XR-1541 (HSQ) ebeam resist

Mary Tang mtang at stanford.edu
Fri Dec 15 17:50:31 PST 2006


Gosh, I wish EVERYONE would write requests like this.  HSQ has been 
approved and used in the lab.  Mahnaz -- is this used only at the 
headway or can it be used at the laurell as well?  (My concern is that 
HSQ is like SOG -- and we only allow this at the headway because if not 
cleaned immediately, it will harden and become impossible to remove.)

We should ask what kind of developer will be used -- I think ordinary 
TMAH or related basis developer is often used.  But good to be sure, 
just in case.


Alexander Driskill-Smith wrote:
> We would like to use HSQ negative ebeam resist in our experiments at 
> SNF. I don't think it has been used previously at SNF; however it is 
> commonly used in research laboratories elsewhere for high-resolution 
> ebeam exposures. Please would you review the material and processing 
> details below and let me know if you need any further information. I 
> ordered 125 ml of the material recently and it arrived at our site in 
> Milpitas today. It needs to be stored in a refrigerator (0-10 C) so I 
> would like to transfer it to the refrigerator at the SNF facility as 
> soon as possible.
> *1. Contact information*
> Coral login: drisk
> Other contact information listed below.
> *2. Material*
> Commonly known in the lithography community as HSQ (hydrogen 
> silsesquioxane).
> For several years, HSQ has been available from Dow Corning under the 
> name FOx (short for Flowable Oxide) since its initial application was 
> as a spin-on glass.
> More recently, a special filtered version of HSQ for ebeam resist 
> applications was introduced by Dow Corning under the name XR-1541.
> MSDS for XR-1541 is attached.
> *3. Manufacturer*
> Dow Corning Corporation, South Saginaw Road, Midland, Michigan 48686
> Telephone (989) 496-6000
> Website www.dowcorning.com <http://www.dowcorning.com>
> *4. Reason for request*
> The performance of HSQ as a negative resist is unmatched by any other 
> material that I am aware of. It has essentially unlimited resolution 
> (<10 nm has been demonstrated, and resolution seems limited only by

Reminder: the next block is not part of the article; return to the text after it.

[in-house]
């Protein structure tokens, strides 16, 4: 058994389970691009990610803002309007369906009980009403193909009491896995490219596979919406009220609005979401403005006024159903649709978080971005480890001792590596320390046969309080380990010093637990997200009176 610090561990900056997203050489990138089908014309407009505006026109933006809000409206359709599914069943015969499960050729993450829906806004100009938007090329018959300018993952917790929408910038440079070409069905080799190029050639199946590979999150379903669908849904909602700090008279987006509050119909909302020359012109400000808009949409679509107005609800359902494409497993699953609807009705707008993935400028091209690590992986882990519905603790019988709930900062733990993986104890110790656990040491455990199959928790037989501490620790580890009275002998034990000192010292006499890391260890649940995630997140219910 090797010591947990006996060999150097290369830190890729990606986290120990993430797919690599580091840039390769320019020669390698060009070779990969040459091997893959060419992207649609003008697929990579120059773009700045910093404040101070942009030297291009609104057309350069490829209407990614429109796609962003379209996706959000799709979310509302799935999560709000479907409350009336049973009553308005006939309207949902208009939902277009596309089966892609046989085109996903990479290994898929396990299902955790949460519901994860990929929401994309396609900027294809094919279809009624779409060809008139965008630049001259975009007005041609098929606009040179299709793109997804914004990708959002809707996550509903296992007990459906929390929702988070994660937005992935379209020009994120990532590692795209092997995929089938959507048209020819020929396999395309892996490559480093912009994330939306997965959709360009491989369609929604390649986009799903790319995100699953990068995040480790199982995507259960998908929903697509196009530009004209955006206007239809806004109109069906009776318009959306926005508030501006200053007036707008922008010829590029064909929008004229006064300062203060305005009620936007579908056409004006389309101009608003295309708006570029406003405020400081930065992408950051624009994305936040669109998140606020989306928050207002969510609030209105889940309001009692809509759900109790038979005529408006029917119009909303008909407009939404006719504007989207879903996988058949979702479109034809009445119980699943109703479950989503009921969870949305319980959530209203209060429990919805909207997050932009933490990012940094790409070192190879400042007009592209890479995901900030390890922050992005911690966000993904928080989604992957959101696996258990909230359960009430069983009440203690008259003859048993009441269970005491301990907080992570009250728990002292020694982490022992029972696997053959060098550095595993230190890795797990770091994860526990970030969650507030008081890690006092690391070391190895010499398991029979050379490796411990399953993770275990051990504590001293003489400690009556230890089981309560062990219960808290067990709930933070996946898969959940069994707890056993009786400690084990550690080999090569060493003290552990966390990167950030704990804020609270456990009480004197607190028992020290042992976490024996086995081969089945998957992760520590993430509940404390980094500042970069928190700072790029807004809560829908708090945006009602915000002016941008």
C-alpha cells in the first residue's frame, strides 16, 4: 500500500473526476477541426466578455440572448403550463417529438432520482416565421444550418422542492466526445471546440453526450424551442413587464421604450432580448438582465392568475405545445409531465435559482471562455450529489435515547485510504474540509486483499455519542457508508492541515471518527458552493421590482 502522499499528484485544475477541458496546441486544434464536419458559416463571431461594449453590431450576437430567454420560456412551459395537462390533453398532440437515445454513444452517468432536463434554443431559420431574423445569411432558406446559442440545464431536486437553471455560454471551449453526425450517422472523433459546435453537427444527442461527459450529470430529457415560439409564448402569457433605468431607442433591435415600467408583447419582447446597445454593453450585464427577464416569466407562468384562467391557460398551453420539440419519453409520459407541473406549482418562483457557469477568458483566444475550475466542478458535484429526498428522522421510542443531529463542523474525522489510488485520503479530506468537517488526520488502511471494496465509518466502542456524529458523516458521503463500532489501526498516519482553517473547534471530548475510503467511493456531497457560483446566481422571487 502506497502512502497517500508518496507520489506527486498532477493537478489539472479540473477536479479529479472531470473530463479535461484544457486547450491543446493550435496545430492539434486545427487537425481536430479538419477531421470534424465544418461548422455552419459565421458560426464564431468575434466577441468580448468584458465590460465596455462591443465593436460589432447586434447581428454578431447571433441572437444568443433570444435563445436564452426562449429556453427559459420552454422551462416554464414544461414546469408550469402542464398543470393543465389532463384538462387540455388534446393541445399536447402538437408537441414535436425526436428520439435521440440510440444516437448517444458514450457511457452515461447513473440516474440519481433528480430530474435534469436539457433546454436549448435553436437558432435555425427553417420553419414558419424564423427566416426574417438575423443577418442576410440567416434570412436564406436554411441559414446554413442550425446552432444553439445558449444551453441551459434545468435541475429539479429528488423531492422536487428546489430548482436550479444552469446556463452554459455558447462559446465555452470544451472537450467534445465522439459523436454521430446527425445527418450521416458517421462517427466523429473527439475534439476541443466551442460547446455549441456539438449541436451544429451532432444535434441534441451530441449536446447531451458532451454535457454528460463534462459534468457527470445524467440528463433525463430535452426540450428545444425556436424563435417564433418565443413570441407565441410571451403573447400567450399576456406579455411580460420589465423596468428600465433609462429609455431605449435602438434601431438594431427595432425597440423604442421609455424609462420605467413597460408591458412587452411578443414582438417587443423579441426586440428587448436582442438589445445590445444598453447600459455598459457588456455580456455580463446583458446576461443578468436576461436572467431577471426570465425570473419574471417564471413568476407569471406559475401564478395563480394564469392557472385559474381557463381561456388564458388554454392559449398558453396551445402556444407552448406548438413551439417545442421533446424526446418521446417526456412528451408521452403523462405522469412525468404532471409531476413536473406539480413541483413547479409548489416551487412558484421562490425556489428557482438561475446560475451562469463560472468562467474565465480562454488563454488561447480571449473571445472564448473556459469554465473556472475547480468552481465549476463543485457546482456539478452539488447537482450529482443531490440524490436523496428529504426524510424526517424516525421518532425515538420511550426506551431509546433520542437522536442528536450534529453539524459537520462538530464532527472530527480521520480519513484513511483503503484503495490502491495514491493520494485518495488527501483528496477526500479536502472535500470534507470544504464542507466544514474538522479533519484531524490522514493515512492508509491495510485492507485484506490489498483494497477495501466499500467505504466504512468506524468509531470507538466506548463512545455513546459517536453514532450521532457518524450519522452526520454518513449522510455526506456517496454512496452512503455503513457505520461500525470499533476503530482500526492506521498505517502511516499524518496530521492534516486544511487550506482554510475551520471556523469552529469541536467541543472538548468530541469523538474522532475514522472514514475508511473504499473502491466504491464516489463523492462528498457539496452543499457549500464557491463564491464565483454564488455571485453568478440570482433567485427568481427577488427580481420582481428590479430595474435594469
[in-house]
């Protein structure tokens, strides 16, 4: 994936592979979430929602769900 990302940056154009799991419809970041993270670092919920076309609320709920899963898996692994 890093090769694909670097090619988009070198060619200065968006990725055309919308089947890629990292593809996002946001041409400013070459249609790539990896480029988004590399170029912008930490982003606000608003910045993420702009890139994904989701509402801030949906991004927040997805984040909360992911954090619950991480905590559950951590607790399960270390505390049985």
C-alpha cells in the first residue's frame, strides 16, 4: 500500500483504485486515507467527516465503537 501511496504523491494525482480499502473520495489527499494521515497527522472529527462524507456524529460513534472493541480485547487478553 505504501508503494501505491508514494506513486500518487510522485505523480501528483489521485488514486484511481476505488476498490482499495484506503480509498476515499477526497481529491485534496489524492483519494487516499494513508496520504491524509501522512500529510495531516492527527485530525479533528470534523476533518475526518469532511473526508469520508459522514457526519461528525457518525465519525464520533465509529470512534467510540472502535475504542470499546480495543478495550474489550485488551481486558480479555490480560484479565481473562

> the resolution of the ebeam spot size). After ebeam exposure, it 
> essentially turns to glass, and therefore has far superior resistance 
> to the ion milling and etching steps in our process when compared with 
> standard polymer resists. It also has excellent mechanical strength, 
> which means high resolution structures can be defined with high aspect 
> ratio (>10:1 aspect ratios have been demonstrated), again useful in 
> our application.
> One of its downsides is the high exposure dose (>500 uC/cm2 for 
> large-area features), but this is not an issue in our application due 
> to the very small pattern density on our wafers. It is also claimed to 
> degrade over time, but in my previous experience the useful lifetime 
> has been 1-2 years or more, provided it is stored in a refrigerator. 
> Its contrast does degrade over time, but this is not an issue for our 
> isolated device patterns (unlike dense patterns, which would suffer 
> with reduced contrast).
> *5. Process Flow*
> Coat XR-1541 resist: Headway, Laurell or ebeam bench
> Post-apply bake: hotplate
> Ebeam exposure: ebeam or raith
> Post-exposure bake: hotplate
> Develop: wbmiscres
> Etch underlayer: drytek 1 or 4
> Ion mill MTJ device: mrc or outside SNF
> Oxide deposition: sts or outside SNF
> Spin-on glass coating: Headway or Laurell
> Etch oxide/SOG: drytek 1 or 4 or pquest
> Etch underlayer: matrix
> Top lead deposition: metalica or innotec
> *6. Amount and Form*
> 125 ml plastic bottle of liquid.
> We will probably decant a small amount of the resist into a smaller 
> plastic (not glass) container so that the bulk of the material 
> can remain in the refrigerator at 0-10 C with minimal temperature 
> cycling up to room temperature.
> *7. Storage*
> Storage group L
> Needs to be stored in a refrigerator (0-10 C)
> Must NOT be stored in a glass container
> *8. Disposal*
> Plastic container for flammable liquid waste
> Alexander A. G. Driskill-Smith
> Grandis, Inc.
> 1123 Cadillac Court, Milpitas, CA 95035
> Telephone: (408) 945-2156
> Facsimile: (408) 945-2161
> Cellphone: (408) 807-4402
> Email: alexander.driskill-smith at grandisinc.com 
> <mailto:alexander.driskill-smith at grandisinc.com>

Mary X. Tang, Ph.D.
Stanford Nanofabrication Facility
CIS Room 136, Mail Code 4070
Stanford, CA  94305
mtang at stanford.edu

More information about the specmat mailing list